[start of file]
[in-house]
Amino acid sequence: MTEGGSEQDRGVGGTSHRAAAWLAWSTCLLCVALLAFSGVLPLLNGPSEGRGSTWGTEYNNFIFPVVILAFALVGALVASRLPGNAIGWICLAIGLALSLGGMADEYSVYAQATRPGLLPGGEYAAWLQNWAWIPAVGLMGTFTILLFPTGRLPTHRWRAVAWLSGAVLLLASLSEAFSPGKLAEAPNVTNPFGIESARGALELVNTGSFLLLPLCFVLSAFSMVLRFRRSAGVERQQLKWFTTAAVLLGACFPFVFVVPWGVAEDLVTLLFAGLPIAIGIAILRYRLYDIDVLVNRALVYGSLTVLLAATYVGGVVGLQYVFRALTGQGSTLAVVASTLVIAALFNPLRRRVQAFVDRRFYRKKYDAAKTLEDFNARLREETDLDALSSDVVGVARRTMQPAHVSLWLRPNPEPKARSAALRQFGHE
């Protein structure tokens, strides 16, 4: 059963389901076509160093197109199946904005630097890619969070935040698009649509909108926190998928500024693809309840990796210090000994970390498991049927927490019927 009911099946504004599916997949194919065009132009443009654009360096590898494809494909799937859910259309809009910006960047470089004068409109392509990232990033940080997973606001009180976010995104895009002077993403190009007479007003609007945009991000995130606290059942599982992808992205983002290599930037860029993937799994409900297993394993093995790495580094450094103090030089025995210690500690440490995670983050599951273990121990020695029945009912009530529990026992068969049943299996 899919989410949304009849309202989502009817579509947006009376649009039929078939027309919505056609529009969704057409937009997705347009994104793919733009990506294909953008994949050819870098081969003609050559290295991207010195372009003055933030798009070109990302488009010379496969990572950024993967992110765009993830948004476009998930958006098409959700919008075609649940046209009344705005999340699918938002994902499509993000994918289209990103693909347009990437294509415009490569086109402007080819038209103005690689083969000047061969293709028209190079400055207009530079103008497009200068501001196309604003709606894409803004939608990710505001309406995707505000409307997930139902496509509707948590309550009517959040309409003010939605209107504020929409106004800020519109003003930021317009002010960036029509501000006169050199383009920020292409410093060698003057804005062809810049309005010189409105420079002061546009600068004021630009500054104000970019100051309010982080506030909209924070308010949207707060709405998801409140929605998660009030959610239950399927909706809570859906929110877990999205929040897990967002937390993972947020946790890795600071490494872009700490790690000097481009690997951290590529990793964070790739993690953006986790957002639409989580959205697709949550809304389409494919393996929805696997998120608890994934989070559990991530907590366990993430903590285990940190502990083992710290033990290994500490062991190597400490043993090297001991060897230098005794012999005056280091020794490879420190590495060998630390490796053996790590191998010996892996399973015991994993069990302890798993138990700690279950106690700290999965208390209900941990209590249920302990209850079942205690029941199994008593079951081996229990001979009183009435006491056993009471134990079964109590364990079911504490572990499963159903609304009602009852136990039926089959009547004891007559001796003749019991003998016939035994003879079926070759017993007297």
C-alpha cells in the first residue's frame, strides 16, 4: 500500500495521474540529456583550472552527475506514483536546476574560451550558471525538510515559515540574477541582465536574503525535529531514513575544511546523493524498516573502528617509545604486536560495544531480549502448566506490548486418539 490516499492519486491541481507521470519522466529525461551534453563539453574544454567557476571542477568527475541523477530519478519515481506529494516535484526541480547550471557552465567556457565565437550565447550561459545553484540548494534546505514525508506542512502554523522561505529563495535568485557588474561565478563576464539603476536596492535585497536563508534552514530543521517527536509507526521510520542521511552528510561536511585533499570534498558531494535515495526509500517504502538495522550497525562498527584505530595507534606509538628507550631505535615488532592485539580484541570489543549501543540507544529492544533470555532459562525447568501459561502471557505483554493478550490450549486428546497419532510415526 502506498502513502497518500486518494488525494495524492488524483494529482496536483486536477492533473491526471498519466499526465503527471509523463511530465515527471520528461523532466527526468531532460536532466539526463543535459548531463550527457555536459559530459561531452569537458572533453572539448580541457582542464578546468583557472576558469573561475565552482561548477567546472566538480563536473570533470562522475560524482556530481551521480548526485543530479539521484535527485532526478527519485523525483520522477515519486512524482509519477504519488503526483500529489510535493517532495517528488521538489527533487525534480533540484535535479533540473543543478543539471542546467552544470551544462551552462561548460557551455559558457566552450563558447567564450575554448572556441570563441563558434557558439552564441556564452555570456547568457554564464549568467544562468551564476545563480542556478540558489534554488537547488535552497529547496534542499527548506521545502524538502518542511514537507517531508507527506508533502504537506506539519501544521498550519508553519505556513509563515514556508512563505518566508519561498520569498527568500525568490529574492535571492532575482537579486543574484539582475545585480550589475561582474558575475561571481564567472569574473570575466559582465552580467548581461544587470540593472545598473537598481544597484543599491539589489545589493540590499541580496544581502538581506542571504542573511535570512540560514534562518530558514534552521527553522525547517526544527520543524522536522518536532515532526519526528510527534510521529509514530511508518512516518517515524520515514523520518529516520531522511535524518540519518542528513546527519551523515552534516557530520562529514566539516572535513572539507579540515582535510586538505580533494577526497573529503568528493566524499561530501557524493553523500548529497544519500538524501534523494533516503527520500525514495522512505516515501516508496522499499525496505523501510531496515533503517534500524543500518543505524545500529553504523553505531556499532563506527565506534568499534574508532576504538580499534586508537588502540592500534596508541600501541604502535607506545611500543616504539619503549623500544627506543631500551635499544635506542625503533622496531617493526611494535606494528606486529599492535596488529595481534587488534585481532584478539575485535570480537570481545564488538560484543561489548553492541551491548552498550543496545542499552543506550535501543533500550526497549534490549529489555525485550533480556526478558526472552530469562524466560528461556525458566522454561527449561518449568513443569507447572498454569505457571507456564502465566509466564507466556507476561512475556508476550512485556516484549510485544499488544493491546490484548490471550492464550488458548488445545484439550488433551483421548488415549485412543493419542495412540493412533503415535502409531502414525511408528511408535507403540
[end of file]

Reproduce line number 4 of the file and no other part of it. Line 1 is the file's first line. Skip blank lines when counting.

C-alpha cells in the first residue's frame, strides 16, 4: 500500500495521474540529456583550472552527475506514483536546476574560451550558471525538510515559515540574477541582465536574503525535529531514513575544511546523493524498516573502528617509545604486536560495544531480549502448566506490548486418539 490516499492519486491541481507521470519522466529525461551534453563539453574544454567557476571542477568527475541523477530519478519515481506529494516535484526541480547550471557552465567556457565565437550565447550561459545553484540548494534546505514525508506542512502554523522561505529563495535568485557588474561565478563576464539603476536596492535585497536563508534552514530543521517527536509507526521510520542521511552528510561536511585533499570534498558531494535515495526509500517504502538495522550497525562498527584505530595507534606509538628507550631505535615488532592485539580484541570489543549501543540507544529492544533470555532459562525447568501459561502471557505483554493478550490450549486428546497419532510415526 502506498502513502497518500486518494488525494495524492488524483494529482496536483486536477492533473491526471498519466499526465503527471509523463511530465515527471520528461523532466527526468531532460536532466539526463543535459548531463550527457555536459559530459561531452569537458572533453572539448580541457582542464578546468583557472576558469573561475565552482561548477567546472566538480563536473570533470562522475560524482556530481551521480548526485543530479539521484535527485532526478527519485523525483520522477515519486512524482509519477504519488503526483500529489510535493517532495517528488521538489527533487525534480533540484535535479533540473543543478543539471542546467552544470551544462551552462561548460557551455559558457566552450563558447567564450575554448572556441570563441563558434557558439552564441556564452555570456547568457554564464549568467544562468551564476545563480542556478540558489534554488537547488535552497529547496534542499527548506521545502524538502518542511514537507517531508507527506508533502504537506506539519501544521498550519508553519505556513509563515514556508512563505518566508519561498520569498527568500525568490529574492535571492532575482537579486543574484539582475545585480550589475561582474558575475561571481564567472569574473570575466559582465552580467548581461544587470540593472545598473537598481544597484543599491539589489545589493540590499541580496544581502538581506542571504542573511535570512540560514534562518530558514534552521527553522525547517526544527520543524522536522518536532515532526519526528510527534510521529509514530511508518512516518517515524520515514523520518529516520531522511535524518540519518542528513546527519551523515552534516557530520562529514566539516572535513572539507579540515582535510586538505580533494577526497573529503568528493566524499561530501557524493553523500548529497544519500538524501534523494533516503527520500525514495522512505516515501516508496522499499525496505523501510531496515533503517534500524543500518543505524545500529553504523553505531556499532563506527565506534568499534574508532576504538580499534586508537588502540592500534596508541600501541604502535607506545611500543616504539619503549623500544627506543631500551635499544635506542625503533622496531617493526611494535606494528606486529599492535596488529595481534587488534585481532584478539575485535570480537570481545564488538560484543561489548553492541551491548552498550543496545542499552543506550535501543533500550526497549534490549529489555525485550533480556526478558526472552530469562524466560528461556525458566522454561527449561518449568513443569507447572498454569505457571507456564502465566509466564507466556507476561512475556508476550512485556516484549510485544499488544493491546490484548490471550492464550488458548488445545484439550488433551483421548488415549485412543493419542495412540493412533503415535502409531502414525511408528511408535507403540